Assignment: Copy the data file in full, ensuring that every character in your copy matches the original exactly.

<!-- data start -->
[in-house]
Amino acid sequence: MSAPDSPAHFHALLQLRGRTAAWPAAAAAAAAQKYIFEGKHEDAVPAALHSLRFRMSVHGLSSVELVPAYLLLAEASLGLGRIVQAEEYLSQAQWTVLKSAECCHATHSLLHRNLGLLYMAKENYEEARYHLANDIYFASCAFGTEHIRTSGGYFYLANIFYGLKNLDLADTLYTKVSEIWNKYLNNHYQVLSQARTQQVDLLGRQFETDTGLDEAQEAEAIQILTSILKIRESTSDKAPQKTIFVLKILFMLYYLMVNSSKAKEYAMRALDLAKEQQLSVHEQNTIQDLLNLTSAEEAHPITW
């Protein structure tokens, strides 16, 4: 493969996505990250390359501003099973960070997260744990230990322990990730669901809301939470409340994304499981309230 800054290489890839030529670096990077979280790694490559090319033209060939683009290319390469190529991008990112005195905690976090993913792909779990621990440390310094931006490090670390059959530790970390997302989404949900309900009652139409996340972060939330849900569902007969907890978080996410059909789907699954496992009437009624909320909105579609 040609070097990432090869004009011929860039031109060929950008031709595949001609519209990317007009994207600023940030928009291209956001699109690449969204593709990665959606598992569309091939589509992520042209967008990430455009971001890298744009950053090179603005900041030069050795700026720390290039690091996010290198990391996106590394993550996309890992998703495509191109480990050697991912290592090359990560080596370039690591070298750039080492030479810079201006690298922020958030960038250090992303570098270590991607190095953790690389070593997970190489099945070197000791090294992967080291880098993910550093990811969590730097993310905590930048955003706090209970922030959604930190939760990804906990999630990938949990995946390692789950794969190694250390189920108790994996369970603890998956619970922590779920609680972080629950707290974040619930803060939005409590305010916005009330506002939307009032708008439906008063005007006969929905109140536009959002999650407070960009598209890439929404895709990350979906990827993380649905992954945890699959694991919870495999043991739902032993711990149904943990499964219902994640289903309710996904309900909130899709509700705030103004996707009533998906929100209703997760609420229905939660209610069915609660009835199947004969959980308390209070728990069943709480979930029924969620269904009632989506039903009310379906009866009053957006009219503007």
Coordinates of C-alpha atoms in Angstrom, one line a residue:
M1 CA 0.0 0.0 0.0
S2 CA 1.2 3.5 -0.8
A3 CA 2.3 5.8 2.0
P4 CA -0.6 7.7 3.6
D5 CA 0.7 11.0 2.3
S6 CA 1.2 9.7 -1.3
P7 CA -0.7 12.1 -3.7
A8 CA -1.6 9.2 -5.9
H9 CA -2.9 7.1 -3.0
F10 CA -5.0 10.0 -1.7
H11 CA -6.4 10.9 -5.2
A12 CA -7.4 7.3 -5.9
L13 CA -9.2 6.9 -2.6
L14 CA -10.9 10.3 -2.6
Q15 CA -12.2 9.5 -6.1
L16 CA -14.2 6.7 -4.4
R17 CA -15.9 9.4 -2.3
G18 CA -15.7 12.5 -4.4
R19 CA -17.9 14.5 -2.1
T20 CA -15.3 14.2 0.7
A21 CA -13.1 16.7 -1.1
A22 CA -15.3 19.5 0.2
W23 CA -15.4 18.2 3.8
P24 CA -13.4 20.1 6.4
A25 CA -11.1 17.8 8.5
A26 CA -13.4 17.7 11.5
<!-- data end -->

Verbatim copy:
[in-house]
Amino acid sequence: MSAPDSPAHFHALLQLRGRTAAWPAAAAAAAAQKYIFEGKHEDAVPAALHSLRFRMSVHGLSSVELVPAYLLLAEASLGLGRIVQAEEYLSQAQWTVLKSAECCHATHSLLHRNLGLLYMAKENYEEARYHLANDIYFASCAFGTEHIRTSGGYFYLANIFYGLKNLDLADTLYTKVSEIWNKYLNNHYQVLSQARTQQVDLLGRQFETDTGLDEAQEAEAIQILTSILKIRESTSDKAPQKTIFVLKILFMLYYLMVNSSKAKEYAMRALDLAKEQQLSVHEQNTIQDLLNLTSAEEAHPITW
């Protein structure tokens, strides 16, 4: 493969996505990250390359501003099973960070997260744990230990322990990730669901809301939470409340994304499981309230 800054290489890839030529670096990077979280790694490559090319033209060939683009290319390469190529991008990112005195905690976090993913792909779990621990440390310094931006490090670390059959530790970390997302989404949900309900009652139409996340972060939330849900569902007969907890978080996410059909789907699954496992009437009624909320909105579609 040609070097990432090869004009011929860039031109060929950008031709595949001609519209990317007009994207600023940030928009291209956001699109690449969204593709990665959606598992569309091939589509992520042209967008990430455009971001890298744009950053090179603005900041030069050795700026720390290039690091996010290198990391996106590394993550996309890992998703495509191109480990050697991912290592090359990560080596370039690591070298750039080492030479810079201006690298922020958030960038250090992303570098270590991607190095953790690389070593997970190489099945070197000791090294992967080291880098993910550093990811969590730097993310905590930048955003706090209970922030959604930190939760990804906990999630990938949990995946390692789950794969190694250390189920108790994996369970603890998956619970922590779920609680972080629950707290974040619930803060939005409590305010916005009330506002939307009032708008439906008063005007006969929905109140536009959002999650407070960009598209890439929404895709990350979906990827993380649905992954945890699959694991919870495999043991739902032993711990149904943990499964219902994640289903309710996904309900909130899709509700705030103004996707009533998906929100209703997760609420229905939660209610069915609660009835199947004969959980308390209070728990069943709480979930029924969620269904009632989506039903009310379906009866009053957006009219503007």
Coordinates of C-alpha atoms in Angstrom, one line a residue:
M1 CA 0.0 0.0 0.0
S2 CA 1.2 3.5 -0.8
A3 CA 2.3 5.8 2.0
P4 CA -0.6 7.7 3.6
D5 CA 0.7 11.0 2.3
S6 CA 1.2 9.7 -1.3
P7 CA -0.7 12.1 -3.7
A8 CA -1.6 9.2 -5.9
H9 CA -2.9 7.1 -3.0
F10 CA -5.0 10.0 -1.7
H11 CA -6.4 10.9 -5.2
A12 CA -7.4 7.3 -5.9
L13 CA -9.2 6.9 -2.6
L14 CA -10.9 10.3 -2.6
Q15 CA -12.2 9.5 -6.1
L16 CA -14.2 6.7 -4.4
R17 CA -15.9 9.4 -2.3
G18 CA -15.7 12.5 -4.4
R19 CA -17.9 14.5 -2.1
T20 CA -15.3 14.2 0.7
A21 CA -13.1 16.7 -1.1
A22 CA -15.3 19.5 0.2
W23 CA -15.4 18.2 3.8
P24 CA -13.4 20.1 6.4
A25 CA -11.1 17.8 8.5
A26 CA -13.4 17.7 11.5